Interview: Raekwon Stays True To His Roots On ‘F.I.L.A.’: “I Will Always Represent That ’90s Era”

Features

Raekwon can shut down an Iron Chef with the flick of his wrist. The Wu’s most skilled culinary expert has been in the kitchen with his sous chefs and created the Fly International Luxurious Art album, which landed on iTunes today (Apr 28).

The Chef picked master recipes from other masters of the pots and pans — including Ghostface, Rick Ross, Melanie Fiona, Estelle, Snoop Dogg, French Montana, Busta Rhymes, A$AP Rocky, 2 Chainz and more. While in his hometown of New York City, Rae talked to VIBE after his performance at Milk River in Brooklyn — and let us in on his journey leading up to F.I.L.A.

“When I think of the dudes that came up from the ’90s, there aren’t too many of us left. I will always represent that ’90s era of hip hop because its already embedded in me, but I’m still going to stand on what’s going on today as well,” Raekwon tells VIBE. “My thing is, as long as you feel good about your music, that’s when you’ll see the real shine come out of you.”

VIBE: We’ve been hearing about F.I.L.A. since early 2013. How does it feel to finally have the album out?
Raekwon: I’m just happy that my fans can actually hear what I’ve been working on because when you work on a project, it’s blood, sweat and tears, for real. Being away from your family, being up all hours of the night, not sleeping right, not eating right — just trying to make something that ya’ll could love. And, now that we’re able to have that platform to give you that, I m excited and overwhelmed! I feel like it’s a remarkable album based on who I am and where I come from.

What was the final “ah-ha” moment for you in terms of finishing the album. When did you realize it was complete?
When I realized the album was really done, it was back in November 2014, and at that time the Wu-Tang album was around too… and it just ironically happened to collide. You know of course that I would never want to disrespect my family, and drop a project at the same time. That’s one thing we’re never going to do, and that’s be in competition with each other at the same time. So, I took the bigger role and said ‘yo push that back for the crew.’ My business was handled correctly, and I believed in everything that I felt… and I got in line with the team. To be honest with you, I always felt like it was a summer album anyway, so by it happening like this, it worked out better.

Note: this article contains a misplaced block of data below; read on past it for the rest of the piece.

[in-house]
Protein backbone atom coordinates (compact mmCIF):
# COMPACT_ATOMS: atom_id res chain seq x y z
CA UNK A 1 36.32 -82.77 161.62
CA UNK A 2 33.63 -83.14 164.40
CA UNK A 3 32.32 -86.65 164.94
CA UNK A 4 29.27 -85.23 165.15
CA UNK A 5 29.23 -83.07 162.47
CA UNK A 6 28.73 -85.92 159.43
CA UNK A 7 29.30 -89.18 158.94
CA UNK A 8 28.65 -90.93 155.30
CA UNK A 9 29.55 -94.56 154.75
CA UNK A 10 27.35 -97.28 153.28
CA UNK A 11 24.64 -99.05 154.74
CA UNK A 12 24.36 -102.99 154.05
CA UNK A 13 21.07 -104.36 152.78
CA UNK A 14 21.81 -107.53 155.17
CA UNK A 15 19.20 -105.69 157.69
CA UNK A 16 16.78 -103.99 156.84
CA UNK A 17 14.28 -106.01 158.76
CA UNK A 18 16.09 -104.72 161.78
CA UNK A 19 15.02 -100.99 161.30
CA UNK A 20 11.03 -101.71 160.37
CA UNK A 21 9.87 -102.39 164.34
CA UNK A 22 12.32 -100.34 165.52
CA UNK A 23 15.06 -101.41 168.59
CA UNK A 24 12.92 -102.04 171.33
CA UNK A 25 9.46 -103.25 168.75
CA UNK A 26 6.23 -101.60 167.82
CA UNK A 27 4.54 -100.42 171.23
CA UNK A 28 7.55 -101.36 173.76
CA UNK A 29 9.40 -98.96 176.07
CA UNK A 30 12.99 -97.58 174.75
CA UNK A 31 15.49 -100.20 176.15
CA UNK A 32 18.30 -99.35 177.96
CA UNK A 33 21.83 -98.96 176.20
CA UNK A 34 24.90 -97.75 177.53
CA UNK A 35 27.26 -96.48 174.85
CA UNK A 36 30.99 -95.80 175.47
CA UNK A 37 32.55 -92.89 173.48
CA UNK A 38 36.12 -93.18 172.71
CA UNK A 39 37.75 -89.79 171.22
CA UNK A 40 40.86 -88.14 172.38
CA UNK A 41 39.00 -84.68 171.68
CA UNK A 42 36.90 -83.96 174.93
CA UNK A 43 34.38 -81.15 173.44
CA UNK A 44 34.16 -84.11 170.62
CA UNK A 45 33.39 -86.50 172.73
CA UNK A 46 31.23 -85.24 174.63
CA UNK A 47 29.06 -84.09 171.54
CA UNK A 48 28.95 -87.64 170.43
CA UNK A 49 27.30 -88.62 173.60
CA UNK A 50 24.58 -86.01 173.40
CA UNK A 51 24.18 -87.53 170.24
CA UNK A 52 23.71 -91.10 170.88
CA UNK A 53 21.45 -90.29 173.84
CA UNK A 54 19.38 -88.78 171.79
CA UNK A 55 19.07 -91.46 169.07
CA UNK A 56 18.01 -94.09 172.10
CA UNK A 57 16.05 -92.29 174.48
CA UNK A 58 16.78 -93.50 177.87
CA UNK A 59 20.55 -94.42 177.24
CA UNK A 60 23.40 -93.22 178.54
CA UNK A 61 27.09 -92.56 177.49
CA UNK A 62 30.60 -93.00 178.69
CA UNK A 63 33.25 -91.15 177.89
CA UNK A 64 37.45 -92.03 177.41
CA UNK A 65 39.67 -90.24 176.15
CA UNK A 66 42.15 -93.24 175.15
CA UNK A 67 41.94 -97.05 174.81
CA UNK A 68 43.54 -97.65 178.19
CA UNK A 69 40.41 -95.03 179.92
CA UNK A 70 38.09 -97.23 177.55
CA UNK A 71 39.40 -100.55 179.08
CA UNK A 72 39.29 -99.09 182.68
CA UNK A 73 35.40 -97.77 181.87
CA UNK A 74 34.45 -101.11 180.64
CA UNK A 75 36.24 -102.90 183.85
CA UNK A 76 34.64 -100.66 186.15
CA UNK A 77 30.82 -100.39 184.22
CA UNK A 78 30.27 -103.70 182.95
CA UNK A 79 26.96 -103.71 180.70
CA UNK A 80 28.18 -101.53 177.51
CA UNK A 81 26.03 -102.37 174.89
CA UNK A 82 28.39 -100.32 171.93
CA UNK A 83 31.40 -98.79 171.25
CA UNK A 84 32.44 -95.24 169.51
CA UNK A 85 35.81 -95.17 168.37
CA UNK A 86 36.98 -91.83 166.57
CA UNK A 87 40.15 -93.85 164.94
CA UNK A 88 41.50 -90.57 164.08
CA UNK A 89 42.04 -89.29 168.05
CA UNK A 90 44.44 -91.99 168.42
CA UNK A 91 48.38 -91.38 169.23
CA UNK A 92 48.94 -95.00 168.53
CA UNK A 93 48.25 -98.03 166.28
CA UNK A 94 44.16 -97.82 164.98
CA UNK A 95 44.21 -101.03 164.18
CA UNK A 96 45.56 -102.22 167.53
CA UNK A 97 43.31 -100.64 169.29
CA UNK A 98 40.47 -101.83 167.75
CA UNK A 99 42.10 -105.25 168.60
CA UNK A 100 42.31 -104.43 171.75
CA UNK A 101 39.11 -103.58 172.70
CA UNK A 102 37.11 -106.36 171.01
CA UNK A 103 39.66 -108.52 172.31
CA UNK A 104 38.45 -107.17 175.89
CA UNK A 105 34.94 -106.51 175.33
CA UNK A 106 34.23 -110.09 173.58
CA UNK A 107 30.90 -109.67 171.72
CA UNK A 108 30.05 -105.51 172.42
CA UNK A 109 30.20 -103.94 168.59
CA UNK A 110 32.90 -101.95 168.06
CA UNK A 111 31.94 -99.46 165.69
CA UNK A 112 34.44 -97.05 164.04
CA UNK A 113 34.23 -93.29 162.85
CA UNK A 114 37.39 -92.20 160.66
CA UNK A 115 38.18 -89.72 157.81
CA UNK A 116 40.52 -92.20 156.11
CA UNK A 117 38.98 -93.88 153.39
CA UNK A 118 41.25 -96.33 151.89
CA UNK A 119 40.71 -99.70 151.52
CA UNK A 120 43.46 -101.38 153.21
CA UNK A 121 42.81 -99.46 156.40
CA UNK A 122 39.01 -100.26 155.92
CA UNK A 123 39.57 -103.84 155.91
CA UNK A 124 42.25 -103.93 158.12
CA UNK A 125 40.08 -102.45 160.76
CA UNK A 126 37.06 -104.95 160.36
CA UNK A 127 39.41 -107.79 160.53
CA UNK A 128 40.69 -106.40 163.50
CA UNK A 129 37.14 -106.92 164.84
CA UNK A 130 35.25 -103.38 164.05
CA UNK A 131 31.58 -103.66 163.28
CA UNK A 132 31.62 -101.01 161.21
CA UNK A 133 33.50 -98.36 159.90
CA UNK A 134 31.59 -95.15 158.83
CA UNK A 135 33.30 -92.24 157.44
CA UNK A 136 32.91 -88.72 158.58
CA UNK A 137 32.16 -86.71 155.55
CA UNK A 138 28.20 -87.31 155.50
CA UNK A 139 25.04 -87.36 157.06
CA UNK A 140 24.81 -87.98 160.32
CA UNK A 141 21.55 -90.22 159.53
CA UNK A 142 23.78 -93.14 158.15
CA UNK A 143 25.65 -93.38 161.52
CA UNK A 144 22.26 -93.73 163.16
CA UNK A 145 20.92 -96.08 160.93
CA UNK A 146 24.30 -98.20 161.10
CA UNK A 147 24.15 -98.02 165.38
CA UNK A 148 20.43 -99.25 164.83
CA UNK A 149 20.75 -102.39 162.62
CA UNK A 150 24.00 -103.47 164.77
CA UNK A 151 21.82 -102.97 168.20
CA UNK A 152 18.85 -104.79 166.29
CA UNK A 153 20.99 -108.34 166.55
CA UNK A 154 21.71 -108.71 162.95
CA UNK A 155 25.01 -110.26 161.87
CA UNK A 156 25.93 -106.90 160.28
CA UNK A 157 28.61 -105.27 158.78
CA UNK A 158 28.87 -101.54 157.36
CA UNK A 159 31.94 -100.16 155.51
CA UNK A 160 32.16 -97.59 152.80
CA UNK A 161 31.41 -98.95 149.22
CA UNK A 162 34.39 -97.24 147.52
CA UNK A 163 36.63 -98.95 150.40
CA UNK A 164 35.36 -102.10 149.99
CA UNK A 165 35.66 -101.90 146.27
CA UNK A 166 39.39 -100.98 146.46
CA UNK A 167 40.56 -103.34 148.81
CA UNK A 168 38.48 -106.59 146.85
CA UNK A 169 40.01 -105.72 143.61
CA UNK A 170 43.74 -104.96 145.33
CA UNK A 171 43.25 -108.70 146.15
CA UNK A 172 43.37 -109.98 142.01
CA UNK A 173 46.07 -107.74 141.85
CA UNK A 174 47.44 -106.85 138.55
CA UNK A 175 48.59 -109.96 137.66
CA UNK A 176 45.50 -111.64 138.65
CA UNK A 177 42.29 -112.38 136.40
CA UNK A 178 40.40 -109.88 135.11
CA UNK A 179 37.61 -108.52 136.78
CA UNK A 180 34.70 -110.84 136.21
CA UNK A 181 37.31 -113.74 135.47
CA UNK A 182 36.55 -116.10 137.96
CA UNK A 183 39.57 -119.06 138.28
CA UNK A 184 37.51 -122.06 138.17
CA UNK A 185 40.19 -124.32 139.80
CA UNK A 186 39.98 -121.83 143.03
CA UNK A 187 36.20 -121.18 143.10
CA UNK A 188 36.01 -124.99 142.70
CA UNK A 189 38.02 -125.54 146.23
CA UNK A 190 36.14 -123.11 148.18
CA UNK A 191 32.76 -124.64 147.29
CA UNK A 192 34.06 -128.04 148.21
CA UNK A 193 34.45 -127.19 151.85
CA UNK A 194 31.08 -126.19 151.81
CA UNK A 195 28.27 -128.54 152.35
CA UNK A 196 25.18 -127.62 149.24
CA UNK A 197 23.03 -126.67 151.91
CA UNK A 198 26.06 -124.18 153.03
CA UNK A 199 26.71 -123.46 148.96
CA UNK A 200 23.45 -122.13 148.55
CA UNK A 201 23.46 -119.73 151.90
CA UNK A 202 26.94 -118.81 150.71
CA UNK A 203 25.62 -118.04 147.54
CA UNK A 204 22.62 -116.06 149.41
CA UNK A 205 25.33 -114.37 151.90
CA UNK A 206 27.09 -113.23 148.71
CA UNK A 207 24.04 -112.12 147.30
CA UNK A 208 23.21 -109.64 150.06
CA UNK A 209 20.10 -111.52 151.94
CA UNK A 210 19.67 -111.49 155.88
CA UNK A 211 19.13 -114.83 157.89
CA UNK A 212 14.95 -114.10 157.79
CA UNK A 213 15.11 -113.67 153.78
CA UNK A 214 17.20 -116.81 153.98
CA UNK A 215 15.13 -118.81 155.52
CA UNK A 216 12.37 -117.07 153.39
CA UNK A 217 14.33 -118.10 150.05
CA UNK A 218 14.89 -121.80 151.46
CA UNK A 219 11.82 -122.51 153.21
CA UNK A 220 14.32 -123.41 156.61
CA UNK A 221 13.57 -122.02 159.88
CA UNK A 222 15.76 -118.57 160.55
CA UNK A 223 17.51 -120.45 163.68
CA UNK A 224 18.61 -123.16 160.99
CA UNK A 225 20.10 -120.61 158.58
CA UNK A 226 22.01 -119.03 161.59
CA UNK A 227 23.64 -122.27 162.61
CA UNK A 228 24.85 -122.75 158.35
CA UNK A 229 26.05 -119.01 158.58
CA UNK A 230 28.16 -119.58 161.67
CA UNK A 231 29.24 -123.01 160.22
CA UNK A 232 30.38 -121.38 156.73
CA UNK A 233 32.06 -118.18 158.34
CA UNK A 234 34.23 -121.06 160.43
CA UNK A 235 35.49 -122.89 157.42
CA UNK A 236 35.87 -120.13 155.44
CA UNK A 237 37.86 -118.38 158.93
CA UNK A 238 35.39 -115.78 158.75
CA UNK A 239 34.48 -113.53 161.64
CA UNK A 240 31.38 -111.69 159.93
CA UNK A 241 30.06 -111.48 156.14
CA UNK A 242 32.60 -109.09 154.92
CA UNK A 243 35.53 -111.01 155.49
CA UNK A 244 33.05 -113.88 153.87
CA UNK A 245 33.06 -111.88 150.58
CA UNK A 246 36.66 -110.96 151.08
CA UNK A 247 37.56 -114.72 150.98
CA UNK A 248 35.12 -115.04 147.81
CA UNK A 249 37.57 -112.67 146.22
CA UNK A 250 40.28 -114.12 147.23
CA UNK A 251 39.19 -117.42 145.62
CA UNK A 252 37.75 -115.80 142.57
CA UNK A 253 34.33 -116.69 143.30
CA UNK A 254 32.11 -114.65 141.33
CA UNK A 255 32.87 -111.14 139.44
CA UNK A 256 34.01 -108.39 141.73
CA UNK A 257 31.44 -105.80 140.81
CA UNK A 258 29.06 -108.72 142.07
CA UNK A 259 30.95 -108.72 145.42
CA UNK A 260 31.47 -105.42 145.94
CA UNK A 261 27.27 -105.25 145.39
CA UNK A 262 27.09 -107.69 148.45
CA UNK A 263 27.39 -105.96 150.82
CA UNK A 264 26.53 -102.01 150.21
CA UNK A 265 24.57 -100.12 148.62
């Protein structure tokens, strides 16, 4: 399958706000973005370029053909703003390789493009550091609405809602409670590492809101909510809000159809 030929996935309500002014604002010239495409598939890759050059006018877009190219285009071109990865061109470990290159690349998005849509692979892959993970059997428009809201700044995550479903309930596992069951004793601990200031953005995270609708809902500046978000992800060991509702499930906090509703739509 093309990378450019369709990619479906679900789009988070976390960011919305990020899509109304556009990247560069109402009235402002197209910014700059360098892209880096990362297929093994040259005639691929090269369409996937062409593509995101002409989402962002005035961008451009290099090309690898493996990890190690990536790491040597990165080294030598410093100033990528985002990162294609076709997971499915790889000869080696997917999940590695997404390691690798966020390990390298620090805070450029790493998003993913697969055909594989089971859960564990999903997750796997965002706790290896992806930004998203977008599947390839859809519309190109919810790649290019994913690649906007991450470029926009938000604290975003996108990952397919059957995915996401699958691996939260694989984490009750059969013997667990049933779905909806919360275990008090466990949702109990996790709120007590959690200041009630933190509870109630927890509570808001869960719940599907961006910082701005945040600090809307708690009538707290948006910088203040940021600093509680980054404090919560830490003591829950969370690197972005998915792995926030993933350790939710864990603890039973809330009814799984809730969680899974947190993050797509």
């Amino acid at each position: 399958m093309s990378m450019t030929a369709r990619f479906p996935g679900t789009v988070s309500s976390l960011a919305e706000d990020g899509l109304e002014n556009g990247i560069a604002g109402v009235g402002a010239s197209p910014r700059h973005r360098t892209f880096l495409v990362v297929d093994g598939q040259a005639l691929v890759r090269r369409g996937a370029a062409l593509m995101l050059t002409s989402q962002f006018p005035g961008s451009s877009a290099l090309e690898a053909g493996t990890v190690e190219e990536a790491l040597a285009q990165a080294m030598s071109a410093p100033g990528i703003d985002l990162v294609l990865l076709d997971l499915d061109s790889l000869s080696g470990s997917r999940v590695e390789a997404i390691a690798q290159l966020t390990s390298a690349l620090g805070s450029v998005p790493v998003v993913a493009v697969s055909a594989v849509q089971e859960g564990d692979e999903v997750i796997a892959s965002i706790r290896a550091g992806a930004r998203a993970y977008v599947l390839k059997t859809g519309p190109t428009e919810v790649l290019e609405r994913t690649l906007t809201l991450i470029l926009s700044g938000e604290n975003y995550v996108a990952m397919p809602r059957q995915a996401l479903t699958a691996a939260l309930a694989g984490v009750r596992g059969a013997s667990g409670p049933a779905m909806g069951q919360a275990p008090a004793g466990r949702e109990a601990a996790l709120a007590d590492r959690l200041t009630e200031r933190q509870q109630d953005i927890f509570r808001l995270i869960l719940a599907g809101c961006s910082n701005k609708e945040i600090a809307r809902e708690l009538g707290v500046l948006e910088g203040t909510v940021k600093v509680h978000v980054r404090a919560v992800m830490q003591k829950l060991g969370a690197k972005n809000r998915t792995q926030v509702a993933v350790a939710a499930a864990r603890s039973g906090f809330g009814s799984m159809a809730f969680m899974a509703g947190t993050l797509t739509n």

Estelle, Melanie Fiona and Liz Rodrigues are all featured on this album. How did you go about picking the female artists?
The reason why I picked these beautiful women on these records is because I felt like they had voices that really stood out. Estelle is a good friend of mine, and we’ve worked together many times before. I love her voice. When I get in the studio, not only am I the writer, but I am also the A&R. I start picturing who I feel fits the track. They came in, and everyone delivered. The Melanie Fiona record is a stadium record. I wanted it to be like, if I were able to perform in front of 20,000 people, I’d want to hear that. I sat around some of the best producers and we just came down to these women.

Walk us through your routine when you release a big project like this. Do you check the Internet a lot to see what people are saying about it? Do you isolate yourself until you’re ready for the criticism?
Shit, I get up in the morning and I’m reading shit! [Laughs]. I’m on it, because to me, it gives me an opportunity to go in that universe of other people’s thoughts and questions and answers. When I have an album out, I wanna hear people’s opinions. It’s constructive criticism, and I love it. Around this time when the album is out, I wake up, I get something to eat, sit down, the computer is out on the counter top, I start going on my favorite sites, favorite magazines, and I start listening.

The Internet and Social media weren’t around in hip-hop during the beginning of your career. How much of an impact do you think it has on your music?
There are more doors to maneuver, but you still have to work hard. Social media is used to get more awareness. You still have to be creative, though, You have to have that attitude as if ‘You know what, there are 10 million other rappers that are trying to do what I do, so how can I do more?’ When I think of guys like J Cole, and Kendrick Lamar, they never really done features with dudes before. They built their own fork in the road.

My thing is, as long as you feel good about your music, that’s when you’ll see the real shine come out of you. Look at Lil Wayne, he’s an OG for real, but he still comes off as an up-to-date artist, and I think that is powerful because they are the face of it now. I just happen to be right in between. When I think of the dudes that came up from the ’90s, there are not too many of us left. I will always represent that era of hip hop because its already embedded in me, but I’m still going to stand on what’s going on today as well.

What are your expectations for F.I.L.A. ?
At the end of the day it could sell five hundred units, and I’m happy. As long as you know that it was a quality album, I have nothing to prove when it comes to worrying about sales. I’m not in it for that. I already reached a certain level of success in my legacy.

What is the overall message that you want your fans to receive from this album?
It’s a gift that I always want to give back to my fans. That’s what it’s all about to me, and I’m just having fun. I come from the bottom, so for me to have this opportunity to be passionate about something that I love and saved my life is what it’s about. I look at myself as one of the artists that is an old timer that just makes great music. That’s why I named the album Fly International Luxurious Arts because if it ain’t rich then I ain’t serving it to you.